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Ulster Rugby must channel hurt to revive title charge: Chris Henry


Chris Henry admitted he found watching Saracens seal a Heineken Cup final slot hard to swallow

Chris Henry admitted he found watching Saracens seal a Heineken Cup final slot hard to swallow

Brian Little

Chris Henry admitted he found watching Saracens seal a Heineken Cup final slot hard to swallow

He knew last Saturday would bring it all back again, but Chris Henry still found himself sitting down to watch Saracens take on Clermont in their Heineken Cup semi-final which, but for rather better fortune, might have actually been Ulster hosting the French at a raucously partisan Lansdowne Road.

Even though Henry and his team-mates would have been taking their crippling injury profile into last weekend, had they actually got the better of Mark McCall's side back in that epic game at the start of the month, the feeling is still inescapable that they would have backed themselves to do a job on Clermont and reach the final for the second time in three seasons.

Reflecting on what might have been and then witnessing the 46-6 annihilation dished out by a rampant Sarries side on the French, at a less than atmospheric Twickenham, just made it all the harder to stomach even a month on from Ulster's dramatic quarter-final exit.

"I found it very tough (to watch)," Henry admitted.

"And some of the lads had to turn it off as they just couldn't watch it," he added.

Up to that point, last week had been pretty good as Mark Anscombe had taken the squad away for three days of training and relaxation at Ireland's base at Carton House in Co Kildare.

"It was good to freshen everyone up," states Henry about a programme which included golf, archery and off-road driving alongside some of the usual work done in training.

And before he gets back on message to address Ulster's rather perilous looking PRO12 top four hopes, there is more of the hurt from Saracens to be talked out and just how Henry and co urgently need to channel something positive from that bad experience, and the low point they felt last time out in the PRO12 defeat at Glasgow two weeks ago, into tomorrow night's unavoidably must-win meeting with league leaders and current title holders Leinster.

"It's do or die time now," he acknowledges. "The pressure is on us now, but I think the Saracens game showed the character of this team as we were still in with a shout of winning it despite being down to 14 players," says the flanker who played such a prominent role in assisting Ireland on their way to the Six Nations title.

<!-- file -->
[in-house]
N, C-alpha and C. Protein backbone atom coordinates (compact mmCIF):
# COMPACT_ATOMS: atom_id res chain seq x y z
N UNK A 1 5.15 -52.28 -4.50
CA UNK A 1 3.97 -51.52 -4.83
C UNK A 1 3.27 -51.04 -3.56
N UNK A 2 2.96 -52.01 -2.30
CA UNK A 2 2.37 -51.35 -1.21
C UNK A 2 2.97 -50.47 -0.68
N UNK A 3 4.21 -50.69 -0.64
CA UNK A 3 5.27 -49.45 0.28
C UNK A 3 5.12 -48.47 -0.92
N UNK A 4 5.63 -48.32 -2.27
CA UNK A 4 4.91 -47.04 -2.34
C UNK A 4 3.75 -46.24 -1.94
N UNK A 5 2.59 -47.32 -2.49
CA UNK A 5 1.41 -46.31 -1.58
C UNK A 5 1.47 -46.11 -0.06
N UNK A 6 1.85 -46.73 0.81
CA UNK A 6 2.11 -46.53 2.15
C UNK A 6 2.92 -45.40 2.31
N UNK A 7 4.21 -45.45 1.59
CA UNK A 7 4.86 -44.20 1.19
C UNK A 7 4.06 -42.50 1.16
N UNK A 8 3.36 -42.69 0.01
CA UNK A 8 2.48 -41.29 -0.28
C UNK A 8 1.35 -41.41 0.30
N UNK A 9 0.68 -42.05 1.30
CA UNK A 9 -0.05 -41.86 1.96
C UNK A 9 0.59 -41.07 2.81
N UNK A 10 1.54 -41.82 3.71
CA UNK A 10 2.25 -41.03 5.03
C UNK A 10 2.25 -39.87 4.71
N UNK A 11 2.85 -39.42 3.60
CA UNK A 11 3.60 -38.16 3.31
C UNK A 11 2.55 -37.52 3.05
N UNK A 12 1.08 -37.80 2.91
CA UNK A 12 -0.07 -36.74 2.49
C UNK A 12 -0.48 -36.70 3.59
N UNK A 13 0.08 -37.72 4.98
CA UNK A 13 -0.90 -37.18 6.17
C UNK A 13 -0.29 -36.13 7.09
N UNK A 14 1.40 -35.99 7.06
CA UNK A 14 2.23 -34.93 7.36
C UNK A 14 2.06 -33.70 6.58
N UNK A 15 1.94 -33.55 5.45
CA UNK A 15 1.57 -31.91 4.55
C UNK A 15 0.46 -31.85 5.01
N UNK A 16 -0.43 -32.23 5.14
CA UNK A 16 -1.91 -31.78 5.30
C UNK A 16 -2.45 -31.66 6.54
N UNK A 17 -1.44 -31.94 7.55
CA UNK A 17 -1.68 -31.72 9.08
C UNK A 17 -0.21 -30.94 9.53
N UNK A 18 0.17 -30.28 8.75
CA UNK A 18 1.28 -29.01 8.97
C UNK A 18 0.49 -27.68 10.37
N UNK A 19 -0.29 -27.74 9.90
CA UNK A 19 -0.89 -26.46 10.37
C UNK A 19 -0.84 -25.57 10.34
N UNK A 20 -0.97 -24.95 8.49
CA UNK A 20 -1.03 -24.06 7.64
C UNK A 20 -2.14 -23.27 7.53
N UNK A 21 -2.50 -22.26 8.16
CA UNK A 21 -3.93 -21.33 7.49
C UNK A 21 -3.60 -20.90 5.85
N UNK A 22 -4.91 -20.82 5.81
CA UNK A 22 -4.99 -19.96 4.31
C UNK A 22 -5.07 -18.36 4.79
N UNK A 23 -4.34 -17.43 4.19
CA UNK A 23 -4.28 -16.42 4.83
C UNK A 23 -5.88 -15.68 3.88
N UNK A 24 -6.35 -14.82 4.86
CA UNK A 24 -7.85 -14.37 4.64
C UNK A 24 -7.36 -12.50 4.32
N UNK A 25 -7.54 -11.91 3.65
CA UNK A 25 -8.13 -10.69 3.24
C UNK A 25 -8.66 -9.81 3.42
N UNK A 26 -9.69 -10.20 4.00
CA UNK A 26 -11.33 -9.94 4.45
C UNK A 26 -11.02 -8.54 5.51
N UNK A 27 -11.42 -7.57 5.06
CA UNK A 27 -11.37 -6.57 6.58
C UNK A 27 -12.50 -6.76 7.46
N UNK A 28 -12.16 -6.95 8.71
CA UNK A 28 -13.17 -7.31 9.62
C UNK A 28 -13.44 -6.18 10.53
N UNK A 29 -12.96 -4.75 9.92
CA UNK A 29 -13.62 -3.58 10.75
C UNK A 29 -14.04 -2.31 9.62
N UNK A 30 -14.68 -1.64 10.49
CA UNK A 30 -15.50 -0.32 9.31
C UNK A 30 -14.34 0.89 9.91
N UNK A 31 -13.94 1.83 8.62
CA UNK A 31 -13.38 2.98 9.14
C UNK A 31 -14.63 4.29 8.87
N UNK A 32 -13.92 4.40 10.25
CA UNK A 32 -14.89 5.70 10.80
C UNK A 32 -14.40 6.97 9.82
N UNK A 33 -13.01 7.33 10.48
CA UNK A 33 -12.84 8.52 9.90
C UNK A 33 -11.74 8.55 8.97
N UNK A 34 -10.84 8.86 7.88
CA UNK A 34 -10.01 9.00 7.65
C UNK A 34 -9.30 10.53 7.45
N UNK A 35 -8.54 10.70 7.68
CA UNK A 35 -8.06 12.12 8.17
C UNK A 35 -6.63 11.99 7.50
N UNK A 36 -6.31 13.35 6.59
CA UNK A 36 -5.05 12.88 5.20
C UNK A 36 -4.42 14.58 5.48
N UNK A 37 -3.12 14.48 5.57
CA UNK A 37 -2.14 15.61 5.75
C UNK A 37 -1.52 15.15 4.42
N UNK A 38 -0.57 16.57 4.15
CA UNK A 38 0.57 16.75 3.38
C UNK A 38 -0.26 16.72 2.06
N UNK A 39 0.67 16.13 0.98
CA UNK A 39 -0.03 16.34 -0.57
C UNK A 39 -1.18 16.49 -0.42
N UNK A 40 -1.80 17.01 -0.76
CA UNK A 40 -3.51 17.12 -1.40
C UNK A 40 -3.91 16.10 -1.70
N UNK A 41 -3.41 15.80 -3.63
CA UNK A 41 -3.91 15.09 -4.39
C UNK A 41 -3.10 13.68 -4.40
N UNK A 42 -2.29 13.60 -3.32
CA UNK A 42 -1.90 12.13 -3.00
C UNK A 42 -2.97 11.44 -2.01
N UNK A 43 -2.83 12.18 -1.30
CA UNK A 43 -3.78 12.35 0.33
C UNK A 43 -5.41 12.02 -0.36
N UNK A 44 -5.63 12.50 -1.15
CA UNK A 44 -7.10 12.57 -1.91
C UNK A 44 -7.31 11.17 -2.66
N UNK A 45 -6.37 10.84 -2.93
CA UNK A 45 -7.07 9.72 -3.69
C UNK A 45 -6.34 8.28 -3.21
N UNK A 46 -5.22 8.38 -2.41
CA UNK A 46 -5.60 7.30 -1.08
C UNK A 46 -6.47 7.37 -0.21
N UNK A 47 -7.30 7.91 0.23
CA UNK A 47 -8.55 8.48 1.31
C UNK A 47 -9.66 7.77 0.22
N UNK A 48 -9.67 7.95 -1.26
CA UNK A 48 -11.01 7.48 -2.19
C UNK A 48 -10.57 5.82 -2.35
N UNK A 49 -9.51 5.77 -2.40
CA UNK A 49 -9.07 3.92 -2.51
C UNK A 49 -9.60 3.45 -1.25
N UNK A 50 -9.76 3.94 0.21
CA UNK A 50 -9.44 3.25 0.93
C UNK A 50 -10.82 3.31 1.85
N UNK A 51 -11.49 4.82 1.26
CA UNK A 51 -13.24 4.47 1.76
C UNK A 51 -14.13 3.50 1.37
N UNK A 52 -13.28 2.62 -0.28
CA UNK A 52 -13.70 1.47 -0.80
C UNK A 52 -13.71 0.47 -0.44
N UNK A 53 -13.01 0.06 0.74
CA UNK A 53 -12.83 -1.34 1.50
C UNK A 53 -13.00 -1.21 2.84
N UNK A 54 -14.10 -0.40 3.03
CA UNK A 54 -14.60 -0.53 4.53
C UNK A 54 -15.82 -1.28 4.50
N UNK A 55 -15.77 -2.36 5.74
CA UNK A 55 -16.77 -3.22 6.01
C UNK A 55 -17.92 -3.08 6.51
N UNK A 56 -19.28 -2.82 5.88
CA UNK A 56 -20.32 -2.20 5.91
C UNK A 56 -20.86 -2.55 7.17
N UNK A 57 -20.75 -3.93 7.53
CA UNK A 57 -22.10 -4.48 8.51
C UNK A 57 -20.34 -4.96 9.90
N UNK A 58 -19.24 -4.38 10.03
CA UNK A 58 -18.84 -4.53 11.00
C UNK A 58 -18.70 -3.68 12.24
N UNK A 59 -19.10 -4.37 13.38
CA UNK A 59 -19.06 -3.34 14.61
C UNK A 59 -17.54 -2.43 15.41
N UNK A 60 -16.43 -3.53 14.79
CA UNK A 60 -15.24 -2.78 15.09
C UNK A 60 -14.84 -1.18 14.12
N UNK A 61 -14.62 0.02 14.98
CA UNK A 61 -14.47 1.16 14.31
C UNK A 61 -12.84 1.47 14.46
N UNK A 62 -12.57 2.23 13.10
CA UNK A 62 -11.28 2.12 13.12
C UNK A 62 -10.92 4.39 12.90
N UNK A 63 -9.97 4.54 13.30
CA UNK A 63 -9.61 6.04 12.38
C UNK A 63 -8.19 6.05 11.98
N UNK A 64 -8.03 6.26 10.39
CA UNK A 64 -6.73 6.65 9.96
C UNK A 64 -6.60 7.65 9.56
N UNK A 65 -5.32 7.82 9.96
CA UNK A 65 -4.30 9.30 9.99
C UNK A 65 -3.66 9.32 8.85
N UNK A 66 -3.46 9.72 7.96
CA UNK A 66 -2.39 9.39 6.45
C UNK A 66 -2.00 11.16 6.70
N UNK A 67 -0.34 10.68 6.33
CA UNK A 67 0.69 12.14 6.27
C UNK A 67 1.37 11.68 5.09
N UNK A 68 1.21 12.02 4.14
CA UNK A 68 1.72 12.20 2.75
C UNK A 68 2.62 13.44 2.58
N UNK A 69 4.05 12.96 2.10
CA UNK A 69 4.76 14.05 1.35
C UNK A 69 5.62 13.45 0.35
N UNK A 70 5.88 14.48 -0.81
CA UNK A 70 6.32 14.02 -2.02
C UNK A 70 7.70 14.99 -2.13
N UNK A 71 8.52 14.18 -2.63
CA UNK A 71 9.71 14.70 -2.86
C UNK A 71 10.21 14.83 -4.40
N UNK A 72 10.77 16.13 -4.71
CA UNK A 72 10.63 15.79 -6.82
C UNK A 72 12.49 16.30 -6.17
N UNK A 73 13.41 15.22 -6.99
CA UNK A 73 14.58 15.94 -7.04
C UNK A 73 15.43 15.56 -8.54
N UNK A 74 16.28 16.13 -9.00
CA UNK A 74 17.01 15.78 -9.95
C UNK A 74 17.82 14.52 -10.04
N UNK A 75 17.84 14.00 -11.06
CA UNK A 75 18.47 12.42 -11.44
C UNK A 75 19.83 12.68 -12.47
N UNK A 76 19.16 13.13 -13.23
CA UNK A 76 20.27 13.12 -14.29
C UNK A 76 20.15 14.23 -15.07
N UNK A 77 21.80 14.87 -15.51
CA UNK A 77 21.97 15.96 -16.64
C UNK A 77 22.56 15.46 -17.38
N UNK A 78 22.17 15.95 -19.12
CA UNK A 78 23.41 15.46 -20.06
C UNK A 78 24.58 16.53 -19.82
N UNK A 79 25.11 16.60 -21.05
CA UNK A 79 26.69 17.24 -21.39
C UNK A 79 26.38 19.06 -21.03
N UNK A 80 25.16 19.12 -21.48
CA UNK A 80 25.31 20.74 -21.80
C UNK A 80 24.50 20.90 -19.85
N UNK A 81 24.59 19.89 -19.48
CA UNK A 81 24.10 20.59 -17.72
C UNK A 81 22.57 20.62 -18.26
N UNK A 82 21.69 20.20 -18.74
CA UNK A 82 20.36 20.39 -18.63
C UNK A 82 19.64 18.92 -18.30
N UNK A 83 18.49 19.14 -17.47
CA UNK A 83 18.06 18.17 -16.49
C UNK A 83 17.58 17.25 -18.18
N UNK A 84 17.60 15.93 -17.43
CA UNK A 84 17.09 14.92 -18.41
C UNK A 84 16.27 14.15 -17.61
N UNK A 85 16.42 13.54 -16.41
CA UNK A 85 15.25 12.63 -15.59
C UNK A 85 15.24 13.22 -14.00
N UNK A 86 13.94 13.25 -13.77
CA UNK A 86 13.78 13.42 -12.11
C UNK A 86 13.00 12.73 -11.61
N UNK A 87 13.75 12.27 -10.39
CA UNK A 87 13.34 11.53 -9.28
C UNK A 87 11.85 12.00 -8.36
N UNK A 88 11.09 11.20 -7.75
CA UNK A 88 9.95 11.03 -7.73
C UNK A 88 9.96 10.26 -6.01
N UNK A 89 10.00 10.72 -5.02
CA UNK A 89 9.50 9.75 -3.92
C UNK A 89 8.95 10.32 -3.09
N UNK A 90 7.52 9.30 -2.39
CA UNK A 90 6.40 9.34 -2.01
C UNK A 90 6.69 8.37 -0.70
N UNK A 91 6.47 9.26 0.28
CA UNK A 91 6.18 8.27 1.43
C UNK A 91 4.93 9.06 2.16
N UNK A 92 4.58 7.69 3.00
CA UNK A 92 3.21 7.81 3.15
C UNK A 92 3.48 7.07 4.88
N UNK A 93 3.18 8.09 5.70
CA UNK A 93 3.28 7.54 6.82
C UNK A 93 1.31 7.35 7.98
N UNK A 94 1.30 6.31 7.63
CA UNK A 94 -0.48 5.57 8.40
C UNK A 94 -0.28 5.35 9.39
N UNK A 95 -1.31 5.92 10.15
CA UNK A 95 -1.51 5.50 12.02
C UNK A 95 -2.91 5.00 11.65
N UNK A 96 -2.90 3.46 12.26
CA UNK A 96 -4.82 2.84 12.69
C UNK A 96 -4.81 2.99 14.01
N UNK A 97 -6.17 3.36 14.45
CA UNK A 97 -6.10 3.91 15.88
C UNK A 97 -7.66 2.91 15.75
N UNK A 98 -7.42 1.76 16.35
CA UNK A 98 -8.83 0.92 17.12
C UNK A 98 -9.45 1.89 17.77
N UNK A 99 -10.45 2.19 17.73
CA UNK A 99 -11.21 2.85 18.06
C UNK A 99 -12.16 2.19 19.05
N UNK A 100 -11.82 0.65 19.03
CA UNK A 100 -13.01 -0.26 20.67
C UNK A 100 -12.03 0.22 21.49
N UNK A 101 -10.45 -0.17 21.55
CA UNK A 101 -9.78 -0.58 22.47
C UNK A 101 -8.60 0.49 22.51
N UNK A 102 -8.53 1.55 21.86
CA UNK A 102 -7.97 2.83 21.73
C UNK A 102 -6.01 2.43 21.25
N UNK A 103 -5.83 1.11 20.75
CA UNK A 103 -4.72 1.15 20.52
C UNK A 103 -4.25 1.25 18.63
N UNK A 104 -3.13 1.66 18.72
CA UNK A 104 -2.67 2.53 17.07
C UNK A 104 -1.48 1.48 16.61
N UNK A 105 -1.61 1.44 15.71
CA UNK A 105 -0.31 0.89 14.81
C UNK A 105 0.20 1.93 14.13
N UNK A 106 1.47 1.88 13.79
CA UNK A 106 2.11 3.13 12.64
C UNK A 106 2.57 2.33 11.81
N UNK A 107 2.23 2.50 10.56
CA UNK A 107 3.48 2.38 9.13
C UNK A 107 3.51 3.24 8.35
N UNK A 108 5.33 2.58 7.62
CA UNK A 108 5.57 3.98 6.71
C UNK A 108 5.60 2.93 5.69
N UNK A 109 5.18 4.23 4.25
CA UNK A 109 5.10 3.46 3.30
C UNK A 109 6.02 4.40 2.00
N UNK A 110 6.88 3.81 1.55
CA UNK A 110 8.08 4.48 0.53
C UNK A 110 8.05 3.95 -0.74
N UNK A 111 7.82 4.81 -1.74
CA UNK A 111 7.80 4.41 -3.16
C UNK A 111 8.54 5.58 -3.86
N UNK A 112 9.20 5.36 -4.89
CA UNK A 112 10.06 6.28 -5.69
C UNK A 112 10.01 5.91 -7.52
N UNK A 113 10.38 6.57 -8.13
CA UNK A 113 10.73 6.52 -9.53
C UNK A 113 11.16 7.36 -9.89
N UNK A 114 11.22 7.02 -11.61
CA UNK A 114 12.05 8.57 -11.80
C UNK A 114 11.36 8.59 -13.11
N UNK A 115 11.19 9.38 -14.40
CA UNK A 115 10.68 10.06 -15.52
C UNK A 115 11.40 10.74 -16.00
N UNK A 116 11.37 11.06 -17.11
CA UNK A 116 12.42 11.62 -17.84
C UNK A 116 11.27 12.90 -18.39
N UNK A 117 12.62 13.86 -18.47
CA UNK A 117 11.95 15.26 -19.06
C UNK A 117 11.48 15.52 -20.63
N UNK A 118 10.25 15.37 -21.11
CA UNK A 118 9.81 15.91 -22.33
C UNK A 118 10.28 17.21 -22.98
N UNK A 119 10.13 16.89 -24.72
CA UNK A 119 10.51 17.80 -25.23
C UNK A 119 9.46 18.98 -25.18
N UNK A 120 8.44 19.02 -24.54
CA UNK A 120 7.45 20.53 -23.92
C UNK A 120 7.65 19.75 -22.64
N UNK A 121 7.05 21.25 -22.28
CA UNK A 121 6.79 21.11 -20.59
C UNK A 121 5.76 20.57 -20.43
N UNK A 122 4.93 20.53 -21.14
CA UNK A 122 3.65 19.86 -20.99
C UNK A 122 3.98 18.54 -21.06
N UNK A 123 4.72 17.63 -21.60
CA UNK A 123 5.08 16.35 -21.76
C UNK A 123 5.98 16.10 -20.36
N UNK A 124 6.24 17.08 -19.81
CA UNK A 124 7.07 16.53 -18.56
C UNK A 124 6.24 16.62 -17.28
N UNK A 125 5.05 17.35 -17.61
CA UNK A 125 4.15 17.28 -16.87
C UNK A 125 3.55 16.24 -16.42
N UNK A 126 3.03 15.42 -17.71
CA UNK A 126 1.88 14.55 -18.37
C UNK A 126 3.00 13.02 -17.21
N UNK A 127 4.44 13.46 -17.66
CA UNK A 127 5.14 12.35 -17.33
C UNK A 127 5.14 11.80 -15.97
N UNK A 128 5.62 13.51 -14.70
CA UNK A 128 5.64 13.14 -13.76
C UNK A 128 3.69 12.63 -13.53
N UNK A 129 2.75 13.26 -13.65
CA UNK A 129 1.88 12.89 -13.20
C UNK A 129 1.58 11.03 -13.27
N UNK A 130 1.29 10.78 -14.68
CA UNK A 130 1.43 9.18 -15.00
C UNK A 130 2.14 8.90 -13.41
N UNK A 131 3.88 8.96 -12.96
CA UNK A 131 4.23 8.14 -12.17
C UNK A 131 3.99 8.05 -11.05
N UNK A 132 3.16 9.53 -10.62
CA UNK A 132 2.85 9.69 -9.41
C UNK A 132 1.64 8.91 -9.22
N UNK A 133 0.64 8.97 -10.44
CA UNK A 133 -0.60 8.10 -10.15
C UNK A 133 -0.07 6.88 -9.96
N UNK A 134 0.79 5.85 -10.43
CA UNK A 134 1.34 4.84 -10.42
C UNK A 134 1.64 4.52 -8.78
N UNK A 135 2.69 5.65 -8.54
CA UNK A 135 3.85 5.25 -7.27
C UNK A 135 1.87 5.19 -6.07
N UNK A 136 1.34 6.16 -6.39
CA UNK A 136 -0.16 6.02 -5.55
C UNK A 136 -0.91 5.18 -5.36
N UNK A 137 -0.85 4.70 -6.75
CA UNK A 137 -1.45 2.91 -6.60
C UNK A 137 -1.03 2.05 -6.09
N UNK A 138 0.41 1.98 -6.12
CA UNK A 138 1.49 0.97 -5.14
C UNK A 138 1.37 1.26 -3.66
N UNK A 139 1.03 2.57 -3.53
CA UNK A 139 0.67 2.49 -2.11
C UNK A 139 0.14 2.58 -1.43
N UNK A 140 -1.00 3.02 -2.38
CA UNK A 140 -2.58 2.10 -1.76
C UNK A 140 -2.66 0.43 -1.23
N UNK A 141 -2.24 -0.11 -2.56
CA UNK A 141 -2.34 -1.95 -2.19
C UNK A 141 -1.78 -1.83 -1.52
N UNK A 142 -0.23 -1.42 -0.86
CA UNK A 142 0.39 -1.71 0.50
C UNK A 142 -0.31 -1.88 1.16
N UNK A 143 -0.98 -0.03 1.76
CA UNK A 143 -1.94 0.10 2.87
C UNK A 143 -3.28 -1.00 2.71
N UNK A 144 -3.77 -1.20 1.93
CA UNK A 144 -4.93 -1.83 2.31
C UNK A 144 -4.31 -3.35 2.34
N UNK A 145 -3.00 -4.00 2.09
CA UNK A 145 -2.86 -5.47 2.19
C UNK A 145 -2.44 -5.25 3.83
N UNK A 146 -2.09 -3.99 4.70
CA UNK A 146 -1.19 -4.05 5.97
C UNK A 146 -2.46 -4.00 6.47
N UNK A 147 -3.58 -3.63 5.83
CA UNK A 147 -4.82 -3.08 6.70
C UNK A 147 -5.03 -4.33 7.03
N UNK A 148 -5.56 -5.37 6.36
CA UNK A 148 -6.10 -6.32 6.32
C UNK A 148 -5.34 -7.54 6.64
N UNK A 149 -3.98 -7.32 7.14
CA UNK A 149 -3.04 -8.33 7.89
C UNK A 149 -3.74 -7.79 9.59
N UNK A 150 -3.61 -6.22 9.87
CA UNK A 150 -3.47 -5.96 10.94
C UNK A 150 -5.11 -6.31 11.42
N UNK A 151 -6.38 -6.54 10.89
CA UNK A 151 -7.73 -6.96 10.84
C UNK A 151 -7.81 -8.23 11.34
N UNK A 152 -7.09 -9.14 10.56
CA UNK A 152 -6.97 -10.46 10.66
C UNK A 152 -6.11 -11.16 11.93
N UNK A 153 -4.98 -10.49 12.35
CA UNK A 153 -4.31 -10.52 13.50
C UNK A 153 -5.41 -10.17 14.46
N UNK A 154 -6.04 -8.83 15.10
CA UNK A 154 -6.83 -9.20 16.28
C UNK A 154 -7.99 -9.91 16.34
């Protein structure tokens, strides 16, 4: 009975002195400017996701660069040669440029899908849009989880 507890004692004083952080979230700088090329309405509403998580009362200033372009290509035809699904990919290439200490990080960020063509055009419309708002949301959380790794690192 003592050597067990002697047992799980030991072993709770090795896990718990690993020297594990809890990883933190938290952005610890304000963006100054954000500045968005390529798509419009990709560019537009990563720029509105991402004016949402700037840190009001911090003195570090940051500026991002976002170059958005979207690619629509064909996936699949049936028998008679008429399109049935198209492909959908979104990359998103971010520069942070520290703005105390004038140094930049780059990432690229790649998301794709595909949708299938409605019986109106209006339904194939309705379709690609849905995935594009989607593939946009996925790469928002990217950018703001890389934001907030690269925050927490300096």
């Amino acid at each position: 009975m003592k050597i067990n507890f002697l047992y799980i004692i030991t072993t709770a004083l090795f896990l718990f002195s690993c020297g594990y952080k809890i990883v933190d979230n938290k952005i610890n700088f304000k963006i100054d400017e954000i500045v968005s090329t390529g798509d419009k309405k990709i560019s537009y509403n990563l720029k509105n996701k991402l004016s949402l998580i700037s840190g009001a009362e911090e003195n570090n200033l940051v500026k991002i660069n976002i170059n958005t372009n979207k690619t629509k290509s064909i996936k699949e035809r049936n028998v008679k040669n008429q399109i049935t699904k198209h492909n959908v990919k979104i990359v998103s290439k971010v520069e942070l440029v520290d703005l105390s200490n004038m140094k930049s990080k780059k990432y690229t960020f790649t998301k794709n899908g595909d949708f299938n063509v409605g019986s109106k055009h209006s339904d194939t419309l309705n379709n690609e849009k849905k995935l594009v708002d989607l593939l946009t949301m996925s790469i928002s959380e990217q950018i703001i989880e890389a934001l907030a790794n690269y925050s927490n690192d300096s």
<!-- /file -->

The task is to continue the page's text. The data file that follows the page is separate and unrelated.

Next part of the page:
"It's always nice at this stage of the season to have a few points to cushion things (the top four place) but we don't have that and we're fighting for our lives at the moment," he candidly states.

"The frustrating thing is that we went into Saracens with such a clean bill of health," the 29-year-old says of Ulster's notably lengthy list of walking wounded.

"We can use that as an excuse but we've got to get some excitement back (into our performances) because we're on the limit, on the line of being out of it (the PRO12) and yet we've still got a chance of winning the whole thing."

Though the table currently makes uncomfortable viewing for Ulster – they are in fourth and only five in front of the Ospreys, who play at bottom side Zebre tonight – there is also the fiendish looking run-in to contend with as a trip to Thomond Park awaits after tomorrow night's encounter with Leinster.

Just to add to the urgency of the situation, Ulster are five points – a bonus point win – away from securing their top four position while having to play a pair of interprovincial rivals who are battling for home semi-finals by finishing in the top two.

So, with third-placed Munster away to follow for Anscombe's men after tomorrow night's joust with Leinster – likely to be Ulster's last home game this season – the incline could hardly be steeper.

"It's frustrating because we under-performed against Glasgow," Henry admits, though clearly still unhappy at elements of that evening's refereeing.

"Big players now need to stand up and I haven't been happy with my performances and hopefully I'll do the things I need to do this week," said Henry, who had to fill in on the blindside flank in Glasgow and may be doing so again.

"They're a bit of a bogey team for us," he adds with Ulster having lost out to Leinster at showdown encounters like last year's PRO12 final – rendering irrelevant their two regulation PRO12 victories over them during the course of that season – the Heineken Cup final the year before and then at the PRO12 semi-final stages in 2011.

"They know us and we know them," says Henry, who didn't play in last December's league reverse at the RDS.

"They are the best team around. They are consistently good and look at their strength in depth, no matter what team they field week to week.

"But if ever there was a week when we need to bring our best games it has to be now," Henry adds while also pointing out that he feels under pressure to perform for his place on Joe Schmidt's touring party to Argentina this summer.

"We need a win," he says of tomorrow night's basic requirement.

"We're not relying on other results. The whole focus is getting a win," stresses Henry, who also alludes to delivering something in what looks certain to be the last time Johann Muller is seen at Ravenhill.

Just making the play-offs is now the priority. And to think that it's all come to this.

Belfast Telegraph